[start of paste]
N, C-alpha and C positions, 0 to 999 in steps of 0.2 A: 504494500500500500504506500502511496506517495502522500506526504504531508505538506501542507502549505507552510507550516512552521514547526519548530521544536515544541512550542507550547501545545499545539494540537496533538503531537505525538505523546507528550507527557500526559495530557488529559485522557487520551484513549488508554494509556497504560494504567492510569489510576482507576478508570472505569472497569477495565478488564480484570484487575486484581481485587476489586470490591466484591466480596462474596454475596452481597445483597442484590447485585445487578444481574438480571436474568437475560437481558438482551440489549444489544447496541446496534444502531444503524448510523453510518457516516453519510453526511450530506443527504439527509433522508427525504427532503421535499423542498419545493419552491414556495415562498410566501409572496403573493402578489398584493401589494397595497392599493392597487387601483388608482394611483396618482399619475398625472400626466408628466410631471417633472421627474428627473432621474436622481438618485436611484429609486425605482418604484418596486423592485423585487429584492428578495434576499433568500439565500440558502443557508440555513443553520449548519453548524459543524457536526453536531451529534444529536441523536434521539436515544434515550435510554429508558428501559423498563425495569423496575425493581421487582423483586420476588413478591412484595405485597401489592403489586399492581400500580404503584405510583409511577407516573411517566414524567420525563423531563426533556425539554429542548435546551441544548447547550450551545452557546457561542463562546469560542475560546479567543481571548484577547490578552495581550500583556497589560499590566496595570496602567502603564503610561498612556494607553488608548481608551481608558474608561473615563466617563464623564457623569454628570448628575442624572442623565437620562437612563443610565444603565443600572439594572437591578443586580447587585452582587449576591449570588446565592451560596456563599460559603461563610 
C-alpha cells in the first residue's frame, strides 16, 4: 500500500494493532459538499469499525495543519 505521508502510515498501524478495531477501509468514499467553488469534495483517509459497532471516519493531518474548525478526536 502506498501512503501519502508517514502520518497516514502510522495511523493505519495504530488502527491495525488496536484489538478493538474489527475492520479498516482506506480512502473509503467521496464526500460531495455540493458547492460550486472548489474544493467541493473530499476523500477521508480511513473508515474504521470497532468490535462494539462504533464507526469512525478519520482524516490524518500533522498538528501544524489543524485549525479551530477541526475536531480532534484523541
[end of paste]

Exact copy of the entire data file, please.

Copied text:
N, C-alpha and C positions, 0 to 999 in steps of 0.2 A: 504494500500500500504506500502511496506517495502522500506526504504531508505538506501542507502549505507552510507550516512552521514547526519548530521544536515544541512550542507550547501545545499545539494540537496533538503531537505525538505523546507528550507527557500526559495530557488529559485522557487520551484513549488508554494509556497504560494504567492510569489510576482507576478508570472505569472497569477495565478488564480484570484487575486484581481485587476489586470490591466484591466480596462474596454475596452481597445483597442484590447485585445487578444481574438480571436474568437475560437481558438482551440489549444489544447496541446496534444502531444503524448510523453510518457516516453519510453526511450530506443527504439527509433522508427525504427532503421535499423542498419545493419552491414556495415562498410566501409572496403573493402578489398584493401589494397595497392599493392597487387601483388608482394611483396618482399619475398625472400626466408628466410631471417633472421627474428627473432621474436622481438618485436611484429609486425605482418604484418596486423592485423585487429584492428578495434576499433568500439565500440558502443557508440555513443553520449548519453548524459543524457536526453536531451529534444529536441523536434521539436515544434515550435510554429508558428501559423498563425495569423496575425493581421487582423483586420476588413478591412484595405485597401489592403489586399492581400500580404503584405510583409511577407516573411517566414524567420525563423531563426533556425539554429542548435546551441544548447547550450551545452557546457561542463562546469560542475560546479567543481571548484577547490578552495581550500583556497589560499590566496595570496602567502603564503610561498612556494607553488608548481608551481608558474608561473615563466617563464623564457623569454628570448628575442624572442623565437620562437612563443610565444603565443600572439594572437591578443586580447587585452582587449576591449570588446565592451560596456563599460559603461563610 
C-alpha cells in the first residue's frame, strides 16, 4: 500500500494493532459538499469499525495543519 505521508502510515498501524478495531477501509468514499467553488469534495483517509459497532471516519493531518474548525478526536 502506498501512503501519502508517514502520518497516514502510522495511523493505519495504530488502527491495525488496536484489538478493538474489527475492520479498516482506506480512502473509503467521496464526500460531495455540493458547492460550486472548489474544493467541493473530499476523500477521508480511513473508515474504521470497532468490535462494539462504533464507526469512525478519520482524516490524518500533522498538528501544524489543524485549525479551530477541526475536531480532534484523541